UNC Pembroke faculty will soon be teaching college-credit courses at Fayetteville Academy thanks to a joint enrollment partnership launched this week. The initiative will offer academy students access to select college courses and expand the pipeline to postsecondary education.
On Tuesday, leaders from both institutions signed an agreement establishing the UNCP and Fayetteville Academy Joint Enrollment Partnership. Beginning this fall, eligible students can enroll in a college course to be taught at Fayetteville Academy, regarded among the top college prep schools in the state.
“We are excited about the opportunity to partner with UNC Pembroke,” said Blair Fisher, head of school at Fayetteville Academy. “We are always trying to find ways to add more value for our students and to help prepare them to be successful in the next stage of their journey.
“One hundred percent of our students go on to college, so to have the opportunity to partner with a university in the UNC System will give them a leg up, hopefully, help to keep them in North Carolina and give them an advantage heading into their college years,” Blair added.
Fisher joined Chancellor Robin Gary Cummings and several senior-level administrators at a luncheon at James A. Thomas Hall. The Fayetteville Academy delegation included Dr. David Guidi, director of Upper School and Carly Fagan, director of College Counseling and Academic Advising.
“This collaboration embodies a shared commitment to fostering academic excellence, empowering students and creating opportunities for growth and achievement,” Cummings said.
For over 20 years UNCP has provided select dual enrollment course opportunities to North Carolina high school students in concert with associate degree and certificate programs offered by the state’s community colleges. The UNCP-Fayetteville Academy partnership is another opportunity to ensure high school students have every opportunity to pursue higher education through community colleges and four-year institutions, Cummings said.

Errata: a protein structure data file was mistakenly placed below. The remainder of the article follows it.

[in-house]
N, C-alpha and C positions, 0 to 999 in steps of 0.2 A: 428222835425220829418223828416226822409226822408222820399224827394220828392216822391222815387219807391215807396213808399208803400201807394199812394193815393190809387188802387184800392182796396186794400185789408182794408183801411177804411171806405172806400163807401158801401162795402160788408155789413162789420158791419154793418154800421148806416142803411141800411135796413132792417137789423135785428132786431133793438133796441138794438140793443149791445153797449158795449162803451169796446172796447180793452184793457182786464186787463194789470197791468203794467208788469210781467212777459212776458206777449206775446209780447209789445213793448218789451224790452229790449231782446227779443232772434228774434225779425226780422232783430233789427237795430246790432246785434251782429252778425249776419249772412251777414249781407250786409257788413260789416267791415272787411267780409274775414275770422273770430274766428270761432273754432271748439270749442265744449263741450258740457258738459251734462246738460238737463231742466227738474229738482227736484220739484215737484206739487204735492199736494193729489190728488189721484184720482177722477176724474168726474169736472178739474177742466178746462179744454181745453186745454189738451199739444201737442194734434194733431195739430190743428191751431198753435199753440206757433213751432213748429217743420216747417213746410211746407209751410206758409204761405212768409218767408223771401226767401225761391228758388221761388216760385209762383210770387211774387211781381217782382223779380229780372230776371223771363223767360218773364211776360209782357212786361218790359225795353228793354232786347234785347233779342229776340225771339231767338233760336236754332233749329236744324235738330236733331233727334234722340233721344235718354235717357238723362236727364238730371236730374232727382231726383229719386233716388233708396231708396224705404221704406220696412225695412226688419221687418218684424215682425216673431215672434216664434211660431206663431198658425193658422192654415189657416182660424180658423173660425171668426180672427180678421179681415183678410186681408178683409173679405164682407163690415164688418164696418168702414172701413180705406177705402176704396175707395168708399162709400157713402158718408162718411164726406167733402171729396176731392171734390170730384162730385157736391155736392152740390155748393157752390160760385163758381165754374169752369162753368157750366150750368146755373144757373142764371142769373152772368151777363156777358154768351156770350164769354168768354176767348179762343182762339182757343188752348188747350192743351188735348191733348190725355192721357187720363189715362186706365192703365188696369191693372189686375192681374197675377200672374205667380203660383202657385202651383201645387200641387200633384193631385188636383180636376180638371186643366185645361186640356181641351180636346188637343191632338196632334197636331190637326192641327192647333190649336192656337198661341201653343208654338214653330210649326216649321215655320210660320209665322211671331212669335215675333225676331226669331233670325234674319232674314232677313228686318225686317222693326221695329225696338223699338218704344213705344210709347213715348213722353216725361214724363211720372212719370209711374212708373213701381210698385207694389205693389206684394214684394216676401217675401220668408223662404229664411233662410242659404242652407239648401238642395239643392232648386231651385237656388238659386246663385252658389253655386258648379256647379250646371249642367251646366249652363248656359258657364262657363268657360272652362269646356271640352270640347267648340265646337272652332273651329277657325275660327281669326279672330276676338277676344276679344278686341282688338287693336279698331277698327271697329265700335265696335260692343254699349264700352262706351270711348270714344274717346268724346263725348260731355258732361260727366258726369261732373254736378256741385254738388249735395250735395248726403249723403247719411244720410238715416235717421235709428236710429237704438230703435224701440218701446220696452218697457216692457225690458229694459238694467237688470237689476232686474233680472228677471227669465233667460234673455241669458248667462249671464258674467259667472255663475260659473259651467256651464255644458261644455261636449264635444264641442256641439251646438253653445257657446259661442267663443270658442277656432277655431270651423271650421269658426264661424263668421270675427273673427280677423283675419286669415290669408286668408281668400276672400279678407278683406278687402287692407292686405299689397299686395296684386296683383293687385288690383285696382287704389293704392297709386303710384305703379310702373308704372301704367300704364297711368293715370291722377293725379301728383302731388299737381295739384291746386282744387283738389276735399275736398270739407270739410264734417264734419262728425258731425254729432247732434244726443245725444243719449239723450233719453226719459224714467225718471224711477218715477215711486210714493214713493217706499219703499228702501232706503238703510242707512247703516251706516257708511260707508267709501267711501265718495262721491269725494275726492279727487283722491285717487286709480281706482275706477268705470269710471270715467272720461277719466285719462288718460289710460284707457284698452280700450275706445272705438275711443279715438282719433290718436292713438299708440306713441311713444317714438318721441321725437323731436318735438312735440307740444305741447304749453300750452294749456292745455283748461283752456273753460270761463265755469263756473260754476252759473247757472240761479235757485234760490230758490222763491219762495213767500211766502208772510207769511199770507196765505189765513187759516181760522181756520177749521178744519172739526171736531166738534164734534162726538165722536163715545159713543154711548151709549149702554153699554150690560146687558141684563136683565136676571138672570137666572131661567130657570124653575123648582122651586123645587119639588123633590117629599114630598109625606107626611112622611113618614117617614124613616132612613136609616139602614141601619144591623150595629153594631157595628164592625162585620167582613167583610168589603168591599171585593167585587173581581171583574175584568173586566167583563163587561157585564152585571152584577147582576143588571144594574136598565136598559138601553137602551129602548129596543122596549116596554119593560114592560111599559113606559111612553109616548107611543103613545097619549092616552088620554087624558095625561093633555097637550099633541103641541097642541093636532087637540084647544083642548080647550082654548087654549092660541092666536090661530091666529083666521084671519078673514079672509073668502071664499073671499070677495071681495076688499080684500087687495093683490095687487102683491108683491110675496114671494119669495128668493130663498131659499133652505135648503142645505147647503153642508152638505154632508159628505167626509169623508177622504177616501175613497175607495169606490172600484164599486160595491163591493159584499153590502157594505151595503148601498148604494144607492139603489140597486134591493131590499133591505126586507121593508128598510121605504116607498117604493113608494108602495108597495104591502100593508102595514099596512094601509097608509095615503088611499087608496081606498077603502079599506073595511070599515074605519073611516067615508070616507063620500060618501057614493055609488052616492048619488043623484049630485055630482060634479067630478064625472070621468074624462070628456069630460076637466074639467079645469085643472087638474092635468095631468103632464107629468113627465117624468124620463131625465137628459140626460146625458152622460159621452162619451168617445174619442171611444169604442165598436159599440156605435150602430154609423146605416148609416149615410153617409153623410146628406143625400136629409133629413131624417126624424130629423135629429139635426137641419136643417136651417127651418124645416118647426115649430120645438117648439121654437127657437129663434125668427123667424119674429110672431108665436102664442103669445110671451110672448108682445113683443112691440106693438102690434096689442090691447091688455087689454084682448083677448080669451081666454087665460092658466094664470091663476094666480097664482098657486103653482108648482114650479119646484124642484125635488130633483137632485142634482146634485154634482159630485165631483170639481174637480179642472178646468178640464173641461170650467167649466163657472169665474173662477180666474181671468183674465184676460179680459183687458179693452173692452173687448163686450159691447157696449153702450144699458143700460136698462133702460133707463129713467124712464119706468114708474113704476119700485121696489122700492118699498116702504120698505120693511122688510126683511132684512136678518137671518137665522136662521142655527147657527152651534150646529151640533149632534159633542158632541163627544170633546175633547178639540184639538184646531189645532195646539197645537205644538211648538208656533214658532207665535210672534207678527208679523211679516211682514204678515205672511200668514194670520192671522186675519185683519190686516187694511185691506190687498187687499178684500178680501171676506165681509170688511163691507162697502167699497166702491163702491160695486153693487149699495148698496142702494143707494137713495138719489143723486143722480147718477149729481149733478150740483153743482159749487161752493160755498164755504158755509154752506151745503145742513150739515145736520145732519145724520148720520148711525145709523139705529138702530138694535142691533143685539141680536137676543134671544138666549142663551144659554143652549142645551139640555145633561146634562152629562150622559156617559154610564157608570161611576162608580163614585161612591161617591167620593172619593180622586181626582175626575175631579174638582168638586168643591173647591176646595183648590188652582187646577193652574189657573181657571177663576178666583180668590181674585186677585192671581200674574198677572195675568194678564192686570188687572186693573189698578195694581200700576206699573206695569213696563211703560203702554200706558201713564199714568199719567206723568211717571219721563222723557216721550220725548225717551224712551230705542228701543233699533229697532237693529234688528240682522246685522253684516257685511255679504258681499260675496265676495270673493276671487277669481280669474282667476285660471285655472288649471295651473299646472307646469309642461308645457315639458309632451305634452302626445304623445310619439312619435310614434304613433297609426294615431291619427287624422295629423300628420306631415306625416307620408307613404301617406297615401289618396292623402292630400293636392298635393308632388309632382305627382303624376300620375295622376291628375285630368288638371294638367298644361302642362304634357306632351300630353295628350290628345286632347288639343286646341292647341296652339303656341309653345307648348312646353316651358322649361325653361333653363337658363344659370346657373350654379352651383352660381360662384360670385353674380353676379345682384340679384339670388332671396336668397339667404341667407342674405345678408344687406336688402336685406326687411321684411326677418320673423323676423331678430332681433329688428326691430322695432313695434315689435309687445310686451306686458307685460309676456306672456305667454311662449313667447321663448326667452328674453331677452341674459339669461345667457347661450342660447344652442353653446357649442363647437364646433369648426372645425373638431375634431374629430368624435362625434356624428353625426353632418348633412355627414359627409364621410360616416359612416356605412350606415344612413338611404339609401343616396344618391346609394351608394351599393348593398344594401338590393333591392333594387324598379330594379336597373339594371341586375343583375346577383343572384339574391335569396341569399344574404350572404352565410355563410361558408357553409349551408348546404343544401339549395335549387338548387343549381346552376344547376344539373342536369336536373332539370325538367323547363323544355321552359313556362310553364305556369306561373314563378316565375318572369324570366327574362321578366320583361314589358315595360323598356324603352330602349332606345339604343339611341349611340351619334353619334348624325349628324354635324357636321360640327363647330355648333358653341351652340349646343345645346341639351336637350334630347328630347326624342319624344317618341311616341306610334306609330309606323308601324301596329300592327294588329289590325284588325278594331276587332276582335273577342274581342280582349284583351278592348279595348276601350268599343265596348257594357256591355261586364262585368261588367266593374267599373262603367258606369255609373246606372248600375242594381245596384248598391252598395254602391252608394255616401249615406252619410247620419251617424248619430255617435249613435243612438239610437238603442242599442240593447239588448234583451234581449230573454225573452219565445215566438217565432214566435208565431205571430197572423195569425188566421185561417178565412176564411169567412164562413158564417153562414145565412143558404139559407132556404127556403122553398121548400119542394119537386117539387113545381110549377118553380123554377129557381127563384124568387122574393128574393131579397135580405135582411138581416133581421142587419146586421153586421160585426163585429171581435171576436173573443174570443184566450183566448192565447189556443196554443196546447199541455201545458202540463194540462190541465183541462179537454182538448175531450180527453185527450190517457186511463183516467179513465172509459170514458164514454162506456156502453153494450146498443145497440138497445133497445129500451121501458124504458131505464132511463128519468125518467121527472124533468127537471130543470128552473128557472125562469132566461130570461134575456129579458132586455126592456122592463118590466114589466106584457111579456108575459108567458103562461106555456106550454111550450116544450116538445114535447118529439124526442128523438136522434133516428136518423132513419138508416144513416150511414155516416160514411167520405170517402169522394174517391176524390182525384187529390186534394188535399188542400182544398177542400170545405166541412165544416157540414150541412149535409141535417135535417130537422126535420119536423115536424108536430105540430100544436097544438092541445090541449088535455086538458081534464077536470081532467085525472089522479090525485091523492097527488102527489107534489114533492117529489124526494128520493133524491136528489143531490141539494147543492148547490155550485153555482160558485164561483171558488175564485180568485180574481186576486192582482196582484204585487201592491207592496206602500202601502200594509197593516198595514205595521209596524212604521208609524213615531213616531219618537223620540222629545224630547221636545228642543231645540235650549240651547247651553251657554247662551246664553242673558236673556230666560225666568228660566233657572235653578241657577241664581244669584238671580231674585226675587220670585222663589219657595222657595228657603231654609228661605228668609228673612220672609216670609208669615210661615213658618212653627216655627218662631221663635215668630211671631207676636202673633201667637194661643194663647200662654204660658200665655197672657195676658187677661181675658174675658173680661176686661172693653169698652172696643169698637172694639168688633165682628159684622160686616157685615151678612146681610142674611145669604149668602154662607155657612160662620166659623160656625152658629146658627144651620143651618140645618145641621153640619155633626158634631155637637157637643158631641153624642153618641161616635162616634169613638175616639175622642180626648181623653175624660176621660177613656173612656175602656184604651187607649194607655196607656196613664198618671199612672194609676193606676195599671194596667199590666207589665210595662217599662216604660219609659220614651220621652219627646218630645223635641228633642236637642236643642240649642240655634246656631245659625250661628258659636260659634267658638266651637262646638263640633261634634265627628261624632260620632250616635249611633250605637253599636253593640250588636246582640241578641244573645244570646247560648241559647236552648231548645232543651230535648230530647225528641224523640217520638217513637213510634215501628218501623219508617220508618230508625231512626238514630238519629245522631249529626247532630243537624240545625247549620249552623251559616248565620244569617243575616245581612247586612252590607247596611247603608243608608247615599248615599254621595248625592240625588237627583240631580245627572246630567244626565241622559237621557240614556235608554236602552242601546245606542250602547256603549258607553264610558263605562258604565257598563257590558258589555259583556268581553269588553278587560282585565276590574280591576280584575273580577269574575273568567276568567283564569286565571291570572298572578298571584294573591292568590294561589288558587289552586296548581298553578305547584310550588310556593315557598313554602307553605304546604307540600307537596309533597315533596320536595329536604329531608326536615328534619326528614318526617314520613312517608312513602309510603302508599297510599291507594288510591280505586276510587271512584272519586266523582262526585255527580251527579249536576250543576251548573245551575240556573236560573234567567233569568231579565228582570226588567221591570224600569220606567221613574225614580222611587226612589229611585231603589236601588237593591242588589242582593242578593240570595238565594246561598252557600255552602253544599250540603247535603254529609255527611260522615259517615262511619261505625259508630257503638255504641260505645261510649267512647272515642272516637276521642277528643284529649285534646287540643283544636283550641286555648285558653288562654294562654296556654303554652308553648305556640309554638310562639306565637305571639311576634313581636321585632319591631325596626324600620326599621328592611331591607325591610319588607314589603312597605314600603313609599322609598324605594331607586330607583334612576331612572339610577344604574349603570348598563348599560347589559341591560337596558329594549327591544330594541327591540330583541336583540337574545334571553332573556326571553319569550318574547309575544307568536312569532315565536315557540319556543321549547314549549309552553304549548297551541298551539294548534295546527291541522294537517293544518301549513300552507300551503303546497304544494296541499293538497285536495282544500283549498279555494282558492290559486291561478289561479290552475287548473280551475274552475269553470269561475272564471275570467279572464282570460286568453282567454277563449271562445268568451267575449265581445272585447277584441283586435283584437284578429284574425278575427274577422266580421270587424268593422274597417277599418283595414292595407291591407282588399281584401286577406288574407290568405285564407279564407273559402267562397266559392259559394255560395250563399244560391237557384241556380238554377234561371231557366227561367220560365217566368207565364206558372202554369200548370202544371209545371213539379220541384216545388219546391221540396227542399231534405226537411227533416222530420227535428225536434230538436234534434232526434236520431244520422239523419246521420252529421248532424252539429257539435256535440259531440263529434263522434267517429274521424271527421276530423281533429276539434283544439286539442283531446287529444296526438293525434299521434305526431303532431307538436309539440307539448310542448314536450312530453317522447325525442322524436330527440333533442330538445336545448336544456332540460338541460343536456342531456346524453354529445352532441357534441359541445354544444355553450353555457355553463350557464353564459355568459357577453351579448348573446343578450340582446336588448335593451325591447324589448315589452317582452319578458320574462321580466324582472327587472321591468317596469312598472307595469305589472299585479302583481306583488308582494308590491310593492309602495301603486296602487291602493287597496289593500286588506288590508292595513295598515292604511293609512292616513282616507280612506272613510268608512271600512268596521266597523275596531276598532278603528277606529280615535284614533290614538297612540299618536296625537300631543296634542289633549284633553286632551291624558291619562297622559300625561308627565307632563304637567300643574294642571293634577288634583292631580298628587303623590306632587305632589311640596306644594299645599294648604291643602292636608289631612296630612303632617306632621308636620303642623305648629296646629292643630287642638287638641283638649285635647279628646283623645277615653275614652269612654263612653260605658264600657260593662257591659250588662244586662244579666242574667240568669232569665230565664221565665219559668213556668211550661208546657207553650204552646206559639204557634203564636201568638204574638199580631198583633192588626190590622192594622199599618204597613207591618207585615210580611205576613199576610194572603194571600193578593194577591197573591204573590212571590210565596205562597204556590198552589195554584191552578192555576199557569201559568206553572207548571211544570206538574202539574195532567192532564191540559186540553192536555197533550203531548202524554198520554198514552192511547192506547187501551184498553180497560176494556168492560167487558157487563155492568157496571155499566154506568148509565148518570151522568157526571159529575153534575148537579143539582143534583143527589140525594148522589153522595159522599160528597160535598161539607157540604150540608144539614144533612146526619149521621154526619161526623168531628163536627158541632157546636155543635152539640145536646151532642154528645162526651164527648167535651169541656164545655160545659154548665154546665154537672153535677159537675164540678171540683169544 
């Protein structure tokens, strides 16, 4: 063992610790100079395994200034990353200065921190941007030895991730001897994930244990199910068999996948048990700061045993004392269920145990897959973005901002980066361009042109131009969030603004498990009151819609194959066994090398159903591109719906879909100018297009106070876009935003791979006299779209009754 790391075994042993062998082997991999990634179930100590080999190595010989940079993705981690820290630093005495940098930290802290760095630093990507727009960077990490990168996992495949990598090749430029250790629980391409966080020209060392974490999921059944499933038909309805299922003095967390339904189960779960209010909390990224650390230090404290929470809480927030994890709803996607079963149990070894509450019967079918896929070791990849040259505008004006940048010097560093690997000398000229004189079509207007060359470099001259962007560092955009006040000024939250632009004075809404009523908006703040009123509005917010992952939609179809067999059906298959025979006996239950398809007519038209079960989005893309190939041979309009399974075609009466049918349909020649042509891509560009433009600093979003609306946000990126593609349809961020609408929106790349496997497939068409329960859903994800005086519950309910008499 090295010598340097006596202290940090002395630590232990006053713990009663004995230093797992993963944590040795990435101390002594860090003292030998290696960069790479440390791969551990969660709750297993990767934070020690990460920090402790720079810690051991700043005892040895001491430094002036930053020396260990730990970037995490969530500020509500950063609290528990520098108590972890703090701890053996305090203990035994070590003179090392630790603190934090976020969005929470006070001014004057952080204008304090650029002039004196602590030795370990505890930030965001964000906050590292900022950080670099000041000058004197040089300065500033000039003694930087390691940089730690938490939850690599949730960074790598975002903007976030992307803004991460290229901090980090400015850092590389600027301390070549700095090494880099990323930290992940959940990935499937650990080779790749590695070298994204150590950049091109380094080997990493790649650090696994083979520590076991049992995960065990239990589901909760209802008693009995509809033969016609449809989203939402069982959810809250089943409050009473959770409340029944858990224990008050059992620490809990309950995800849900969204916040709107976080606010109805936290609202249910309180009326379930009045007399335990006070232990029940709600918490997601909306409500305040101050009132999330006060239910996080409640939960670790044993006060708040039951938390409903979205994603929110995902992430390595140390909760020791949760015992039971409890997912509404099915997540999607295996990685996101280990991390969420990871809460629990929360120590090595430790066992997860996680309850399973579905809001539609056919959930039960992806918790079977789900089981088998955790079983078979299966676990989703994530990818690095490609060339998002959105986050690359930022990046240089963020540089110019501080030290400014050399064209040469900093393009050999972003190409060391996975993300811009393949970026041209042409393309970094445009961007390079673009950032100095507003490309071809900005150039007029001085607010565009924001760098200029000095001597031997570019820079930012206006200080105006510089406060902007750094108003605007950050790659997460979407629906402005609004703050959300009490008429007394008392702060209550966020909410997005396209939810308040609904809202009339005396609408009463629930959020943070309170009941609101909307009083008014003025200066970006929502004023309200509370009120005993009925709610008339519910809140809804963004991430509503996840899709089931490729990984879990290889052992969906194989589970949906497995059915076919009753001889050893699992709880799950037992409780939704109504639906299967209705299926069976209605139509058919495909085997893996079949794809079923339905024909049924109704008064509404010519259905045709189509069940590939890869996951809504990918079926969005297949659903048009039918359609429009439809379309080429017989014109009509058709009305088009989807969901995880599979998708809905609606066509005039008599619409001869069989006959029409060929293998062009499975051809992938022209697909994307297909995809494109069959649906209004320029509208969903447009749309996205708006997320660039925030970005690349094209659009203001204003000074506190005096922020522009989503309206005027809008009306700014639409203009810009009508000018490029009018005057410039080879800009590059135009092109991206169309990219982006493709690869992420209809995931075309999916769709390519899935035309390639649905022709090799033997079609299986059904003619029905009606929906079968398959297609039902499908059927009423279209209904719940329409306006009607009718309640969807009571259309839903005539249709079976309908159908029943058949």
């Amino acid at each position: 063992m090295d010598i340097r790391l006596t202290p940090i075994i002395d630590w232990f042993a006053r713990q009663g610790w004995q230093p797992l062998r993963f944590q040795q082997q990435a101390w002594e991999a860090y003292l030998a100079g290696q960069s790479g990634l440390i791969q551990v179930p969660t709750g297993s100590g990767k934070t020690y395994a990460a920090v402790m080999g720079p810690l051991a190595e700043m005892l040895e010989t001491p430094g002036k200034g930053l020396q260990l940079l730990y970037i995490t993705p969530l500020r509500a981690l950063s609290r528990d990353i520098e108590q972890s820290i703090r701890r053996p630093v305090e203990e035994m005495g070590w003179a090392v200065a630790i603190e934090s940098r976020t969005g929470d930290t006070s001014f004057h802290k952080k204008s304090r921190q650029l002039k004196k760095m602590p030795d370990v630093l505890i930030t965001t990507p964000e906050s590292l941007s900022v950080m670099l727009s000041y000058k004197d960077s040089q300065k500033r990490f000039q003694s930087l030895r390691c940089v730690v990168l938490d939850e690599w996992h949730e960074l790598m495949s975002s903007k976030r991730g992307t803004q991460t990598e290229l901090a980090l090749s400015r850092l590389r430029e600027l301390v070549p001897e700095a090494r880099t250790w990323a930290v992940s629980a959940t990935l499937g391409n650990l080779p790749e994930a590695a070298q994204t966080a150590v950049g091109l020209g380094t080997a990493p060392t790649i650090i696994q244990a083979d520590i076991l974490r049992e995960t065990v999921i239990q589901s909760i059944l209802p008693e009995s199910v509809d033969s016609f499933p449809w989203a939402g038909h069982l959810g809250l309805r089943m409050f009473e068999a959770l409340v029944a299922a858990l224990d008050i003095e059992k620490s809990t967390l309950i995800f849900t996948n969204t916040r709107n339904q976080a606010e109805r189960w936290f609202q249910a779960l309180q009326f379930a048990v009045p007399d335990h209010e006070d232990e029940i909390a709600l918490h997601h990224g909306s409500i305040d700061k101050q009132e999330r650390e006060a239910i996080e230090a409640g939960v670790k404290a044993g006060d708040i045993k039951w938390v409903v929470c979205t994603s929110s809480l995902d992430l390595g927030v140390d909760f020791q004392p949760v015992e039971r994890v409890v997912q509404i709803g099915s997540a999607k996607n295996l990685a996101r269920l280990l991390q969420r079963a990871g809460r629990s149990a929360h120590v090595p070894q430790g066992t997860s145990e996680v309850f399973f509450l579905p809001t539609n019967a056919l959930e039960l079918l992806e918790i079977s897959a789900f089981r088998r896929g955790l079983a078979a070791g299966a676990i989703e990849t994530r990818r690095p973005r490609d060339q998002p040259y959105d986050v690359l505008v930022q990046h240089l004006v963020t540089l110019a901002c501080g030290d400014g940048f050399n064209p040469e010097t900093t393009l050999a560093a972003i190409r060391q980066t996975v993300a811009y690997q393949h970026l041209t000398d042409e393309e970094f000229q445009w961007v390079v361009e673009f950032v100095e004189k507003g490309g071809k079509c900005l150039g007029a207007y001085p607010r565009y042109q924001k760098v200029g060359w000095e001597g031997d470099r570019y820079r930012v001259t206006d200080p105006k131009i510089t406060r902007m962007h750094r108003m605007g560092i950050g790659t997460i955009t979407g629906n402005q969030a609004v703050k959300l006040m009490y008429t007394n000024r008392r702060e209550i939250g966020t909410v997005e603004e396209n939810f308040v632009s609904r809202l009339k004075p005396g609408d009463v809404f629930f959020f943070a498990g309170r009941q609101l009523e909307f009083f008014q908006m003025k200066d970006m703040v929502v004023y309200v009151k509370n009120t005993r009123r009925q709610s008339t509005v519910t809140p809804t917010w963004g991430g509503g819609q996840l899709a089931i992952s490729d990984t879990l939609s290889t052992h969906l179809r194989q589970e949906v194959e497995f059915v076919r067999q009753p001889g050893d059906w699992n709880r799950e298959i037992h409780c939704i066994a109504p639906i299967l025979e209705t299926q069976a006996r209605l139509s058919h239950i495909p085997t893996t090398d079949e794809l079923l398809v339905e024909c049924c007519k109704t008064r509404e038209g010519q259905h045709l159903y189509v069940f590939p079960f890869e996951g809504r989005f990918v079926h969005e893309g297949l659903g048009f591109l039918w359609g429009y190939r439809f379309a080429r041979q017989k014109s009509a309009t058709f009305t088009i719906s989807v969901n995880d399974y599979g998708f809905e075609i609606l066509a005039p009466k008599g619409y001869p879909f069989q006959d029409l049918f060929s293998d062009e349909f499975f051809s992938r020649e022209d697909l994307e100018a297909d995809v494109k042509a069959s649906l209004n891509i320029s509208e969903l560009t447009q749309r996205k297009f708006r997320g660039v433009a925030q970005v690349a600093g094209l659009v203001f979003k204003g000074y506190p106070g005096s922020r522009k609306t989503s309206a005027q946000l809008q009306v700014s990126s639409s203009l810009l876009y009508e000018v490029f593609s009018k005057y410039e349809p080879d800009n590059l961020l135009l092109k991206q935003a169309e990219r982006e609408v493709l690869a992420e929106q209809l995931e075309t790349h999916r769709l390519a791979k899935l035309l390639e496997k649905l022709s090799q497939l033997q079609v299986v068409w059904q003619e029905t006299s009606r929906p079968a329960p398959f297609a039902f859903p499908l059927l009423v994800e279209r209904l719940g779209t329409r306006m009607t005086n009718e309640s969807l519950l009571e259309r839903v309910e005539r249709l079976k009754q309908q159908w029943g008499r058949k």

“By bridging the gap between high school and higher education, we open doors to new possibilities and prepare students to shape a bright future,” he said. “I look forward to seeing the transformative experiences that will undoubtedly emerge from this partnership.”
The Joint Enrollment Program is designed for high school students who have excelled academically and are ready for college-level work. According to the agreement, students may register for no more than one course per semester while completing their high school curriculum and only select courses will be offered. Permission must be granted by the student’s high school principal or school counselor and Jamee Freeman, director of undergraduate admissions.
“I’m thrilled to engage in this service for our region and to build critical enrollment pipelines that help challenge high-achieving students and kick start their pathway to completing a degree of choice,” Freeman said. “UNCP continues to advance Southeastern North Carolina with the quality of our faculty and programs, visionary leadership, determined students and meaningful partnerships.”
Joint enrollment students will also benefit from the N.C. Promise Tuition plan which provides $500 for in-state residents and $2,500 for out-of-state students. Students can acquire a UNCP student ID to utilize academic and recreational facilities, campus life, and educational support offerings.
“I’m excited to see this partnership come to fruition because we want to give the best possible opportunities for our students,” Guidi said. “We are hoping to grow this relationship, and, if possible, we’d love to help any new teachers who want to get out in the field and do their internships at a private, independent school. We may also look at the possibility of offering some continuing education for our teachers.”